Although Gottfried quickly expressed contrition for this mild outburst, both the question and answer make legitimate points. Gottfried doesn’t want his young team to wilt under the pressure of a limited number of games, and he is signaling that he also doesn’t believe their entire season—and postseason prospects—should boil down to a triumvirate of trials.
At the same time, N.C. State is now 0-6 this season against ranked competition (not counting the loss to Indiana, which is currently No. 18 in the AP Top 25). Beating the teams they should beat already separates this Wolfpack squad from last year’s. However, the next step in the program’s aspiring return to prominence is defeating high-profile competition, particularly at home.
Still, the game wasn’t entirely bad news for N.C. State, which enjoyed 10 more opportunities from the free throw line than the Seminoles. And unlike the Duke contest, no Pack player stayed in serious foul trouble save Howell, whose disqualification this day was probably a blessing in disguise.
So, there were none of the typical referee issues that have seemingly plagued the Pack lately … until …
With 6:40 left in the game, Florida State’s Deividas Dulkys was whistled for fouling Wood during a three-point shot attempt. Wolfpack partisans let out a derisive cheer rooted in their belief—rightly—that Wood was being held and hacked all game without sufficient sanction from the officials.
As Wood toed the charity stripe for three free throws, referee Karl Hess wandered over to the scorer’s table and motioned for uniformed Raleigh police officers to escort two fans away from the court area. That event alone would have been noteworthy, even if the two fans weren’t former N.C. State stars Tom Gugliotta and Chris Corchiani.
Under the canopy of their numbers hanging from the rafters of the RBC Center, both ex-players departed without vociferous protest, with Gugliotta doffing his cap to the crowd on the way out. In fact, the incident seemed to energize the fans and, for a fleeting few moments, the team itself, which cut FSU’s lead to 12 over the ensuing 30 seconds until the Seminoles again forged ahead.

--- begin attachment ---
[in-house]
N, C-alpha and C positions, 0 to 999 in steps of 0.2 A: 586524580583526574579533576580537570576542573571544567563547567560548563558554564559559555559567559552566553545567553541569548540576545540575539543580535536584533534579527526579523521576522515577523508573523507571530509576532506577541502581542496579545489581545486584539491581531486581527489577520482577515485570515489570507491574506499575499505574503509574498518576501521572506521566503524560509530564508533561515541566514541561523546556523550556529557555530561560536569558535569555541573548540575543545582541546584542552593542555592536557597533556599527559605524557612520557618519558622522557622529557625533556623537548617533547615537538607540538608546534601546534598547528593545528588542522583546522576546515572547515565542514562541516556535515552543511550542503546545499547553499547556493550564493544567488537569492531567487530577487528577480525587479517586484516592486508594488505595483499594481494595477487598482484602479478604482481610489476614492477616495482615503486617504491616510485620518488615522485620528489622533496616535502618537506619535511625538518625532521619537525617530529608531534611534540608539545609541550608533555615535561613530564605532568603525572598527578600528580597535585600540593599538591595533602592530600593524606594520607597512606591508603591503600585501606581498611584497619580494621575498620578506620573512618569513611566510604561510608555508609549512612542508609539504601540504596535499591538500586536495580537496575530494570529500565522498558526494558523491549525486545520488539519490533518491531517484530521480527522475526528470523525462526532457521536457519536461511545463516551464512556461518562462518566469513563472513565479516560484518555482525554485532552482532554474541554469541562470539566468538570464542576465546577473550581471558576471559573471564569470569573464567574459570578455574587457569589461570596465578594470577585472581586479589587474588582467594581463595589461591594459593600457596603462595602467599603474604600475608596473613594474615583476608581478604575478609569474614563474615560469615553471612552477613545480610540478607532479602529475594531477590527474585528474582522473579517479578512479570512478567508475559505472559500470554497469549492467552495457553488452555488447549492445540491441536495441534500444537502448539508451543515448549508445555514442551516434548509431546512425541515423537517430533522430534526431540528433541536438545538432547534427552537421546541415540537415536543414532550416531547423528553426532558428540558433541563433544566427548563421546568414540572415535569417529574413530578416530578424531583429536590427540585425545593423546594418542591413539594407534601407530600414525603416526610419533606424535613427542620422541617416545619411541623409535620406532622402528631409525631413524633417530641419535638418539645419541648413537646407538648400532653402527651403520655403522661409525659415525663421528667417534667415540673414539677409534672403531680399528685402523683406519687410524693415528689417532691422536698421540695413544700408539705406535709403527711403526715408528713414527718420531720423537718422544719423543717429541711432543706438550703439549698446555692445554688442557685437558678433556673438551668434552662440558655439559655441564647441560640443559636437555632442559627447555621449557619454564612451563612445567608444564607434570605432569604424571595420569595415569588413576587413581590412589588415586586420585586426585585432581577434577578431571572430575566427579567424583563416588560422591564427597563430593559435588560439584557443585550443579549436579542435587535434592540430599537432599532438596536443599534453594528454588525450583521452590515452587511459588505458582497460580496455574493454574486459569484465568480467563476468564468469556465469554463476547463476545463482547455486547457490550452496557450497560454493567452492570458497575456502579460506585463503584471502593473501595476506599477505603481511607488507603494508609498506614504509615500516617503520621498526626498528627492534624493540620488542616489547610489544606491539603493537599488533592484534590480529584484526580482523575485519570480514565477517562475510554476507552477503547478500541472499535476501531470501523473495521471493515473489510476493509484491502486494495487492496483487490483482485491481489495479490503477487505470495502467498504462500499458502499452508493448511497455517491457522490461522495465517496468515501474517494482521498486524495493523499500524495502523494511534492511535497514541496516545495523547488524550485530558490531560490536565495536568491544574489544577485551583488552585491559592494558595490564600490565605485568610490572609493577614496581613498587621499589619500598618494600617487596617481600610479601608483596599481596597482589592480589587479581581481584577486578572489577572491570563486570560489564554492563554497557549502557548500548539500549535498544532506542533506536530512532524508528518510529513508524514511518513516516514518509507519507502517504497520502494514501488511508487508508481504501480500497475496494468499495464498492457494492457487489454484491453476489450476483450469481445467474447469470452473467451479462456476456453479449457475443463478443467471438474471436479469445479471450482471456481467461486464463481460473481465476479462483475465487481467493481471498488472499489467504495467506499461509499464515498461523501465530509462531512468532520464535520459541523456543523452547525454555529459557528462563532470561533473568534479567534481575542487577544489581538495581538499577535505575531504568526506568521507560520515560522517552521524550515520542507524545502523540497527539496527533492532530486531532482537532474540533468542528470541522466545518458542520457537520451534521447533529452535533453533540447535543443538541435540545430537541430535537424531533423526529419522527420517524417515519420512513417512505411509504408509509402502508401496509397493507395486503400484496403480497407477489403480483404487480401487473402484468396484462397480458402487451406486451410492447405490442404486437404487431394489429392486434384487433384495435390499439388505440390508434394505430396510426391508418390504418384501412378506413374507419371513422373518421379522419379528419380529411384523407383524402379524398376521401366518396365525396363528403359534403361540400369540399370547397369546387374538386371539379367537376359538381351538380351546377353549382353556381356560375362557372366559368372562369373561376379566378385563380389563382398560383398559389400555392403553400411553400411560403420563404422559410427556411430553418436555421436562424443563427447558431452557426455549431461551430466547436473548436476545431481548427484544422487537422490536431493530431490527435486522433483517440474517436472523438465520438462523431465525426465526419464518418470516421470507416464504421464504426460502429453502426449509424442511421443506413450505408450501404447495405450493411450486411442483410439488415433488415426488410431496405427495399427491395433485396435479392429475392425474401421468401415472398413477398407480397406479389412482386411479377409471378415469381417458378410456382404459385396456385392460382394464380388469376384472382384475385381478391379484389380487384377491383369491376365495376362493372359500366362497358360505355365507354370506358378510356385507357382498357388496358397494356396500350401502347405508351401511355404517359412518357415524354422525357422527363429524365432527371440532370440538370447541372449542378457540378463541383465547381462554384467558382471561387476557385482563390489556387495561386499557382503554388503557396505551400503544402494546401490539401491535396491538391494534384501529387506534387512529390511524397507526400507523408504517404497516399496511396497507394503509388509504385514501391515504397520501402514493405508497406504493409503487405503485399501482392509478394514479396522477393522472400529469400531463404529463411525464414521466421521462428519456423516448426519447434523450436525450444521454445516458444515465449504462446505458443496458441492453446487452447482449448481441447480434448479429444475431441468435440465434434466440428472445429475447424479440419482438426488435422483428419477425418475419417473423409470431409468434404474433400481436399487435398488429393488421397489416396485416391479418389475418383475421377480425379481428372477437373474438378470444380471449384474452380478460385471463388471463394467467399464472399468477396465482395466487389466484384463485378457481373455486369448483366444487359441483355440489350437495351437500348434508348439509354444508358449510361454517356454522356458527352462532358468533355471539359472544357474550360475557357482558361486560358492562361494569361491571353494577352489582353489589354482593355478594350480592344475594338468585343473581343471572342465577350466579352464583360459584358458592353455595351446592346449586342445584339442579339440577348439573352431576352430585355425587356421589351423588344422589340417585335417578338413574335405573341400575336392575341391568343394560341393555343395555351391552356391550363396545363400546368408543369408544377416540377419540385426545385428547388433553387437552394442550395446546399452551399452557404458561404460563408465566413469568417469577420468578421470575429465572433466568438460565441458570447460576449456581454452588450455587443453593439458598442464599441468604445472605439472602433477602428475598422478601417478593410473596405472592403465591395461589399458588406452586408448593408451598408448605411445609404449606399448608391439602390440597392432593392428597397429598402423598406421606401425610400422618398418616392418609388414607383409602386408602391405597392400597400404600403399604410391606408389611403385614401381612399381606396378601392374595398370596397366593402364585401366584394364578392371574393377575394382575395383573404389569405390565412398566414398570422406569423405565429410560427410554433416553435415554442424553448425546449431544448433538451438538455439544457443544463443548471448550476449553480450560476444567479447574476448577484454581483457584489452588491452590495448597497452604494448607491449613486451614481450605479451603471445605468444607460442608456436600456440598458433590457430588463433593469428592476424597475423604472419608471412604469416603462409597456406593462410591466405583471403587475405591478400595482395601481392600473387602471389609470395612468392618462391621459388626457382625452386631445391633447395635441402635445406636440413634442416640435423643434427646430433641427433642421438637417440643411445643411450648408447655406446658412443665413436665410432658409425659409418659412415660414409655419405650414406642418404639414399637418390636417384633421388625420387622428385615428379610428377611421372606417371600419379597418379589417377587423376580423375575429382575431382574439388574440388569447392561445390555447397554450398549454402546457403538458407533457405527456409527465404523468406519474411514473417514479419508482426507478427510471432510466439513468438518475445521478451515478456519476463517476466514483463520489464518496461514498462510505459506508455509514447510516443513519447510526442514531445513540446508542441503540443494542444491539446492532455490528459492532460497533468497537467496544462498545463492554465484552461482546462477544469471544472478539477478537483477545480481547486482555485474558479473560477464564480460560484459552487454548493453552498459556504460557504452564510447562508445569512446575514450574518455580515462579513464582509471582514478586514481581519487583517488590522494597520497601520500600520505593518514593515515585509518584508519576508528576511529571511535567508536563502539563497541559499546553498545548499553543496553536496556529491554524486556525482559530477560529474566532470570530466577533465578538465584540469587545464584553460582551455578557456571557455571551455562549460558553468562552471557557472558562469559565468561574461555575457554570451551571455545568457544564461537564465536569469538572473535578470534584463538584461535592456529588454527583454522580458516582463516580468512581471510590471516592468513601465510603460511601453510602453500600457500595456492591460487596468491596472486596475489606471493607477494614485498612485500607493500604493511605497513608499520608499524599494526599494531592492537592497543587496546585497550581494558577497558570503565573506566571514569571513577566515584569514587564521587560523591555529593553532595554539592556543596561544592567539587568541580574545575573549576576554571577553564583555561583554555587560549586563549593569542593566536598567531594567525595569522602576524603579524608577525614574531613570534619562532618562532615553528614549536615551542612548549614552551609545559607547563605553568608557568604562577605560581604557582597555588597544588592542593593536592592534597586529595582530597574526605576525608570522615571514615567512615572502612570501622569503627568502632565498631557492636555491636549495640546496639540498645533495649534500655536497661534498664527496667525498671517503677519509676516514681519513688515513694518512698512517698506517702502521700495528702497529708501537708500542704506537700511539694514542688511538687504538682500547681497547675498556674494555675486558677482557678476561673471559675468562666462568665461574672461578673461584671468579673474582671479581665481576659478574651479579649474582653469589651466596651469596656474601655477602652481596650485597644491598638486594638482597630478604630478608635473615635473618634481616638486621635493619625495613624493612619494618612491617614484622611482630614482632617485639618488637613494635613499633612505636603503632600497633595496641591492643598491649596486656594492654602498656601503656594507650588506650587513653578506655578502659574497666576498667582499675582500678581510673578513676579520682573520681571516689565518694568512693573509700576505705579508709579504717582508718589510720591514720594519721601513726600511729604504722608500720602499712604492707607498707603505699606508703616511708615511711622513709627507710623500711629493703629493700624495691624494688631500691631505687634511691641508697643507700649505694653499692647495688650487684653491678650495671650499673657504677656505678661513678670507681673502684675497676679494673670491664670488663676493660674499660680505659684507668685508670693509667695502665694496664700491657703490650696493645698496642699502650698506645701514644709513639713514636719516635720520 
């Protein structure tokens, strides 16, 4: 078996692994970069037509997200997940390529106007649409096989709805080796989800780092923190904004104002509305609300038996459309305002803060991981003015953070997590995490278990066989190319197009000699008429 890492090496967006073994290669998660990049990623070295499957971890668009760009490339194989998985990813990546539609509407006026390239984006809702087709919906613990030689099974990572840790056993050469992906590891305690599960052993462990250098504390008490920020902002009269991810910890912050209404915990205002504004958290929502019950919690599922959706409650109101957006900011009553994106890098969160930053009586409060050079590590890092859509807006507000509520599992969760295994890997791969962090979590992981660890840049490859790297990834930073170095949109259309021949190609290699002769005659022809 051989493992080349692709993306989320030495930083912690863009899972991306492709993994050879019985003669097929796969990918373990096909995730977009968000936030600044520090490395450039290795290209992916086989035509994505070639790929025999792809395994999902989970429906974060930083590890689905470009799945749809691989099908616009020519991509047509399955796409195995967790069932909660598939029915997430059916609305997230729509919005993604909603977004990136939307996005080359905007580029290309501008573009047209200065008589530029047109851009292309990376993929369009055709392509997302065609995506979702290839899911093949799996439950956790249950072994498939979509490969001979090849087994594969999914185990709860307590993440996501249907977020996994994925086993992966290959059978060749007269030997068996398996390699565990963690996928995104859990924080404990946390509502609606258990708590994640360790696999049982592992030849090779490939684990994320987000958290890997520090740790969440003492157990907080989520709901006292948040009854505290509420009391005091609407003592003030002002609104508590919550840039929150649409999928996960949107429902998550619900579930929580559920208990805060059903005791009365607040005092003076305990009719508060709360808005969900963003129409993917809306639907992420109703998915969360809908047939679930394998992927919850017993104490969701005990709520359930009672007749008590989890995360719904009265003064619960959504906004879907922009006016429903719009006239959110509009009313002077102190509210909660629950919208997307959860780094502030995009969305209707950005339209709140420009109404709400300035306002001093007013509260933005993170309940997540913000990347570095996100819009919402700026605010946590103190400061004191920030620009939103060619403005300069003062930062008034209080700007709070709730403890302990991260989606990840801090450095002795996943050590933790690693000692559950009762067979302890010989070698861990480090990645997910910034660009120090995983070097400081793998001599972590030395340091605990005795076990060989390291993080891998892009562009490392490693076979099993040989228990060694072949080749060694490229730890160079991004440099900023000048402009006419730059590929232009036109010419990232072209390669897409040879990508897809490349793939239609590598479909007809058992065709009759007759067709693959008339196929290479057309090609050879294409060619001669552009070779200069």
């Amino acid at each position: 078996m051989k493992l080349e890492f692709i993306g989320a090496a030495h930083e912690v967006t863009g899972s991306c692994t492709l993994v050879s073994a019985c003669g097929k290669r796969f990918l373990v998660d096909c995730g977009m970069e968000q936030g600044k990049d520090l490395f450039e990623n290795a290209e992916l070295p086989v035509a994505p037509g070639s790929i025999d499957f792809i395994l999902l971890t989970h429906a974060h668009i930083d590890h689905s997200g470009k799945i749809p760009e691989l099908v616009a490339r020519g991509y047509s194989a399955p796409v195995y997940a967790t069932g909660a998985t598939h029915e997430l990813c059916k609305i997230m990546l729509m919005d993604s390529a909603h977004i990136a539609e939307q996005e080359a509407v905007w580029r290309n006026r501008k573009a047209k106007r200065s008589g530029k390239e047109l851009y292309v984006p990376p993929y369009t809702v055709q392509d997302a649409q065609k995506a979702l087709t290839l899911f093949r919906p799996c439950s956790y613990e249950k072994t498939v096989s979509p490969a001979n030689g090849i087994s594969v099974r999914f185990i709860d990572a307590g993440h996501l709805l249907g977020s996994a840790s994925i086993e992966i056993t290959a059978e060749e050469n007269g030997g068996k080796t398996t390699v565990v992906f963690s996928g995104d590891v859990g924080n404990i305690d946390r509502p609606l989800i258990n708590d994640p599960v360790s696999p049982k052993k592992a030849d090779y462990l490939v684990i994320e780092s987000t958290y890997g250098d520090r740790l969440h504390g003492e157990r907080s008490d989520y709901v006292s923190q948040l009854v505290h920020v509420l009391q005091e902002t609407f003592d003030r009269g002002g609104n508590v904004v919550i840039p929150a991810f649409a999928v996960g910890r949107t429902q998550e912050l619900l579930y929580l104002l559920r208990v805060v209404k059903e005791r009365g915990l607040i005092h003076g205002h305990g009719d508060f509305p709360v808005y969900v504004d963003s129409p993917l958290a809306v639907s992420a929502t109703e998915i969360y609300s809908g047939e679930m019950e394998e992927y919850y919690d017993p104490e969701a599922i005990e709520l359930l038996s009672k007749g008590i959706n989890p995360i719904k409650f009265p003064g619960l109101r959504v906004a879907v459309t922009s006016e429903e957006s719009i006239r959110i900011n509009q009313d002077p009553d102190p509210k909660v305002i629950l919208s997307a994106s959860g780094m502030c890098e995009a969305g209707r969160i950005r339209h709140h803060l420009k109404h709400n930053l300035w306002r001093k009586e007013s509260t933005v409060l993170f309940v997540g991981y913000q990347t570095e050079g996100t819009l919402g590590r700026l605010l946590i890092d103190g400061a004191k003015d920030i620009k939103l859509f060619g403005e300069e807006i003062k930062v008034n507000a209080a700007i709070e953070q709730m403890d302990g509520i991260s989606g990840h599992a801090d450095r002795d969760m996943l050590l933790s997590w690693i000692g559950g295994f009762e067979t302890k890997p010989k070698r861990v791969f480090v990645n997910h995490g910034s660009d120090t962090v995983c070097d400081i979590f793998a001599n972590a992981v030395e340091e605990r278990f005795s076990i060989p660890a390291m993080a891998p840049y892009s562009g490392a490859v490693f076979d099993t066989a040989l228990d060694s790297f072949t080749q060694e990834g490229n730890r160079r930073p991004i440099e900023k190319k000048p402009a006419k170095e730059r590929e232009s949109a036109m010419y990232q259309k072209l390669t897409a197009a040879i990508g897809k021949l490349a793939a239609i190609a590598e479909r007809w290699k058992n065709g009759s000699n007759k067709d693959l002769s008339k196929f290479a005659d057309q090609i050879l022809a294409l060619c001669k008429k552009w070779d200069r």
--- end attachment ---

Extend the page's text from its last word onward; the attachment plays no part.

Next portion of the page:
After the game, Corchiani proclaimed—first on Twitter and then to local reporters—that while he and “Googs” were giving Hess the verbal business, they did not use profanity or otherwise threaten the notoriously prickly veteran official. Hess refused comment to an Associated Press reporter after the game. N.C. State Athletic Director Debbie Yow demanded redress from the league. And, late Saturday night, ACC Supervisor of Officials John Clougherty issued a statement that faulted Hess for failing to follow proper protocol in requesting fan removal without discussing the reason(s) for the removal.
Leave it to Wood to offer the cleverest guess why an ACC referee would eject two N.C. State fans from their courtside seats: "They probably said, 'Go State!'”
Facing the grim duty of reporting the Wolfpack’s ineptness, journalists consumed the event like manna from writer’s heaven. While a referee perhaps outstepping his authority and running roughshod over a school’s sporting legends in the process is a worthwhile story, its salaciousness not only deflects attention from N.C. State’s woeful effort and chronic shortcomings, but it also feeds the impulse among fans, conspiracy theorists and, yes, perhaps even players to arrogate excuses in lieu of confronting causes.
“We didn’t play anywhere near our best,” said Williams, ever the senior leader. “We didn’t play the way we played for 35 minutes against Duke, and they [Florida State] played a great game. We expected them to come out with a lot of energy and be really physical. We just weren’t able to answer the call today.”